infinities in maths or is it

other infinities?

I placed a question in stack-overflow re maths and infinities. They put the question on hold. So copied bellow the question and initial replies.

In case they delete the content..

The following question was flagged as possibly Off-Topic. Am trying to re-phrase in a more mathematical oriented manner:

The question is, in a sense, of whether there are some mathematics that indeed go into parameters of infinities other than size.

Cantor, as far as I gathered did a lot of work - in mathematics, to do with size of infinities. I think its interesting that these infinities might be only mathematical.

While attempting to research for information about mathematical perceptions and descriptions of infinities, other than size, I could not find Any answers. It seems odd to me, perhaps via a certain ignorance about maths, that there was no data about mathematics of infinities that deal with possible numerals that aren't to do with sizes of infinities.

Hence the original question had examples of elements that seemed like might have more to do with numbers, rather than logic or philosophy. (e.g. nothing to do with questions of endlessness, beginning of infinities, etc.)

Indeed, it seems that even if the questions ultimately produce replies to the tune of: negative, there are no such mathematical infinities - we are still within the realms of maths. The interest is indeed specific to mathematics. Whether or not there are such infinities expressed in some sort of mathematics a person like myself, with a relatively limited interaction with maths, might have not heard of.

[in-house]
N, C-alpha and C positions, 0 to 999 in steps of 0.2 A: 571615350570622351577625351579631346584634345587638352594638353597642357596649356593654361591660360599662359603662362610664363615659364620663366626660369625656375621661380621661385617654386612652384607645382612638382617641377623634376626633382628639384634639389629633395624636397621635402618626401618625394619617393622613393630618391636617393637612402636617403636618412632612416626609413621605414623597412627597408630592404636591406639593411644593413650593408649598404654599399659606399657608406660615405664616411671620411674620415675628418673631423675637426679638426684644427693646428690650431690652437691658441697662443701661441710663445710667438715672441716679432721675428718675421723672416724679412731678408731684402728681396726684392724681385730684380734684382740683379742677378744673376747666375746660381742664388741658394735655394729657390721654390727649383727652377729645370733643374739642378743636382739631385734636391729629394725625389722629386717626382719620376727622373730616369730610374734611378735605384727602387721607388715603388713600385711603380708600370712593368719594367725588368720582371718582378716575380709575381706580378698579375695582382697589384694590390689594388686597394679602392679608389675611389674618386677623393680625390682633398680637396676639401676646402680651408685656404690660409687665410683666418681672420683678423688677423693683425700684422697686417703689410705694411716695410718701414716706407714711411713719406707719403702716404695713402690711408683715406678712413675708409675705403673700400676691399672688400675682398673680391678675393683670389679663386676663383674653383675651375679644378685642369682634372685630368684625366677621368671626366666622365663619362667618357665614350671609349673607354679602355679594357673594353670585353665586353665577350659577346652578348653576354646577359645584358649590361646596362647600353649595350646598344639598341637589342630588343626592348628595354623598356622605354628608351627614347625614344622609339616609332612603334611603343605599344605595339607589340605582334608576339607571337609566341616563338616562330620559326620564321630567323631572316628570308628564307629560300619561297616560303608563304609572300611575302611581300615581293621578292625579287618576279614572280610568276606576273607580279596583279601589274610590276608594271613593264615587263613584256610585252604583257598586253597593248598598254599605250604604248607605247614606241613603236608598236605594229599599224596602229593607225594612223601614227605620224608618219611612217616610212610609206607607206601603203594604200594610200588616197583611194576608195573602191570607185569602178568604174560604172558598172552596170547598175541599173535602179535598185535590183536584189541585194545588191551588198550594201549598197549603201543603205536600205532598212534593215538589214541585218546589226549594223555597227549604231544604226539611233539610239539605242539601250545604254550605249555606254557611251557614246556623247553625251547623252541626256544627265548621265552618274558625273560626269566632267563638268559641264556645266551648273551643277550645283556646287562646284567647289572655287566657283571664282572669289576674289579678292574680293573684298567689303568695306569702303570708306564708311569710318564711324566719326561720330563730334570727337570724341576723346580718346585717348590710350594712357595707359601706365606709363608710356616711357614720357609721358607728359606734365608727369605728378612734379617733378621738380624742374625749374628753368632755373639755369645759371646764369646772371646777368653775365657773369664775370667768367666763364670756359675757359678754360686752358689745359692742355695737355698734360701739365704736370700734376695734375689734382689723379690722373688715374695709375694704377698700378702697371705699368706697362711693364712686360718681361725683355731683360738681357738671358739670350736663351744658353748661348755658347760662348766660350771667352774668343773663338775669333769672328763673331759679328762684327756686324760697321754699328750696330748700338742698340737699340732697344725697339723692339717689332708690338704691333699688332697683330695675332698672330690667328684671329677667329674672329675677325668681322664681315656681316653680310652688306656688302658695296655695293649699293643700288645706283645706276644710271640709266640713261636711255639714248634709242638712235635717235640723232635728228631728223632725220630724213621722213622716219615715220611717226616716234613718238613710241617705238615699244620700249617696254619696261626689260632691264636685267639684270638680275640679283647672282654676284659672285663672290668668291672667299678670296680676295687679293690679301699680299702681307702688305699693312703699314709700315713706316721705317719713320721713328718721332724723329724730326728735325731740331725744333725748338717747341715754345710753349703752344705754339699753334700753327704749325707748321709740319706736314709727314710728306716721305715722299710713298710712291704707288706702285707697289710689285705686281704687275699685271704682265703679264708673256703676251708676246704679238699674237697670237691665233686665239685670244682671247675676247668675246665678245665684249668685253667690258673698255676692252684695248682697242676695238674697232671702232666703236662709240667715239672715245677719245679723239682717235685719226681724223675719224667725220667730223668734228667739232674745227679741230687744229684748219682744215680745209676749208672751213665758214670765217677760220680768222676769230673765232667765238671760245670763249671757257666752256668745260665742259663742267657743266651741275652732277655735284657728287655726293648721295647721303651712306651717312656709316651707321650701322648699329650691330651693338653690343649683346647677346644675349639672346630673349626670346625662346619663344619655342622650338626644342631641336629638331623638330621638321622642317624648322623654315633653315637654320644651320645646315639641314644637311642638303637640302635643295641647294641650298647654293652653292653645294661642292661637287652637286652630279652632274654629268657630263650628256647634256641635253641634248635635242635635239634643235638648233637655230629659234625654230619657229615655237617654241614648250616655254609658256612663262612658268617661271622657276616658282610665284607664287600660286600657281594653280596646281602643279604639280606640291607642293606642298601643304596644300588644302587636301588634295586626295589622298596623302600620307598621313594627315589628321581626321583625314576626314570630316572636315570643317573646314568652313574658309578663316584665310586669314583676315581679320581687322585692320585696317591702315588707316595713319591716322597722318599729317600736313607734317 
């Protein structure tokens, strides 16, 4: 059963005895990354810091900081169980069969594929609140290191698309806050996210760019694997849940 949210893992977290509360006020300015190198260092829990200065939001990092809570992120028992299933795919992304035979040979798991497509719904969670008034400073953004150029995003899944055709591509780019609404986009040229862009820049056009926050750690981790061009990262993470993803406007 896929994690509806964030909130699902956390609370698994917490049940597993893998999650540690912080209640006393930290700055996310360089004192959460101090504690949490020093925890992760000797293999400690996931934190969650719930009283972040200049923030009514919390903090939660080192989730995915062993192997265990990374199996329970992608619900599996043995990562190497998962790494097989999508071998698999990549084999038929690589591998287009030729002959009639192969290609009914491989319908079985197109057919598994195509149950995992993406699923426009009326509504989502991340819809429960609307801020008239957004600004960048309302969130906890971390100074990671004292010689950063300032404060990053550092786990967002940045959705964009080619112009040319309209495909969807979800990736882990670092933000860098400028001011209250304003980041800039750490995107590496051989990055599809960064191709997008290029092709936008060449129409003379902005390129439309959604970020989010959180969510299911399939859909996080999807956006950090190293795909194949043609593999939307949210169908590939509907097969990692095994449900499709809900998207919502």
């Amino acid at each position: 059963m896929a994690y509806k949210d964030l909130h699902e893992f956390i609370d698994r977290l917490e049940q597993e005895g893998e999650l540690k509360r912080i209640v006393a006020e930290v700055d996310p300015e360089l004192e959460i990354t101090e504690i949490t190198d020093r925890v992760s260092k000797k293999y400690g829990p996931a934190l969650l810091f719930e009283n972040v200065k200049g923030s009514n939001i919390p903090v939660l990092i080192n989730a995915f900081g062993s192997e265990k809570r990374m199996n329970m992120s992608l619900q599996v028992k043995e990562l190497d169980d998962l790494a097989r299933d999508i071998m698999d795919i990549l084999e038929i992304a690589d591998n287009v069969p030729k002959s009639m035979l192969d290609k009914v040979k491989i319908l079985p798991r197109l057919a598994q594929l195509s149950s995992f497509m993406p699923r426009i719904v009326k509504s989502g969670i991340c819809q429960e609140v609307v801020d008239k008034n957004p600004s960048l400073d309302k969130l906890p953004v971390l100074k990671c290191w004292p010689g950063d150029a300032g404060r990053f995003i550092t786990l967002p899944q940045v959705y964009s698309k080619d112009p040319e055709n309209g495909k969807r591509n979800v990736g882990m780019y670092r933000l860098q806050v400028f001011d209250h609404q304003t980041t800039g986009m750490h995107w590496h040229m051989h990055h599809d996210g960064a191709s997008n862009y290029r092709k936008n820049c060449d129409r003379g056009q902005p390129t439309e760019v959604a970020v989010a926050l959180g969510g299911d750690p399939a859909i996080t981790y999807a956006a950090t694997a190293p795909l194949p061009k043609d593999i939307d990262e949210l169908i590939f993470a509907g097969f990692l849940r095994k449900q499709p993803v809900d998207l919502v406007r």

However, I also think that there were a few things missed in the 1st questions set, hence the following contains slight alterations:

    Do infinities have various times, or speeds? (As far as I know, speed and time are calculable, hence seemed that might have some maths to do with infinities - do they not?)

    Can infinities be differentiated by rhythms? (As far as I gather,rhythms can be expressed in maths.)

    Perhaps there are other elements that offer theories of different kinds of infinities? (e.g. colour? kind of topography perhaps?) Here perhaps colour and topography are misleading and apologies! 1st I meant to write "topology". 2nd, regarding colours, I thought of gradual colour variations, say from blue to purple and so on. These seem a bit like the lines that may be used to illustrate infinitesimals. Hence the question is, in a sense, whether as far as mathematics goes, there can be an infinite colour gradients between, for example, blue and purple.

Another element that I neglected to ask about is Volume. If there are infinite sixes, are there infinite volumes?

Hopefully these clarifications make the question a bit better.

Again, have tried all manner of search engines and search quarries - however the links I get with the terms are to do with fanciful doctrines, and mystical perceptions. Some philosophical enquires and many musical titles and lyrics. My interest here is indeed on the mathematics of infinities rather than these other, possible insights, to do with infinities.

Many thanks for the replies so far. They are indeed illuminating! Is it possible to + everyone??


( keeping the 1st question bellow in case it does interest some people..)

I understand that Cantor came to realize there are a fair few infinities via learning they have different sizes.

Could not find information about other possible aspects to do with infinities. Do infinities have various times, or speeds? Can infinities be differentiated by rhythms? Perhaps there are other elements that offer theories of different kinds of infinities? (e.g. colour? kind of topography perhaps?)

Am really asking here from a certain point of classlessness mixed with wonders. If these are wrong questions - will be good to know :)

Cheers and many thanks in advance!
set-theory infinity
edited 9 mins ago

asked 14 hours ago
put on hold as off-topic by Andrés Caicedo, Tim Raczkowski, S.Panja-1729, 6005, Normal Human 8 hours ago

This question appears to be off-topic for this site. While what’s on- and off-topic is not always intuitive, you can learn more about it by reading the help center. The users who voted to close gave this specific reason:

    "This question is not about mathematics, within the scope defined in the help center." – Andrés Caicedo, Tim Raczkowski, S.Panja-1729, 6005

If this question can be reworded to fit the rules in the help center, please edit your question.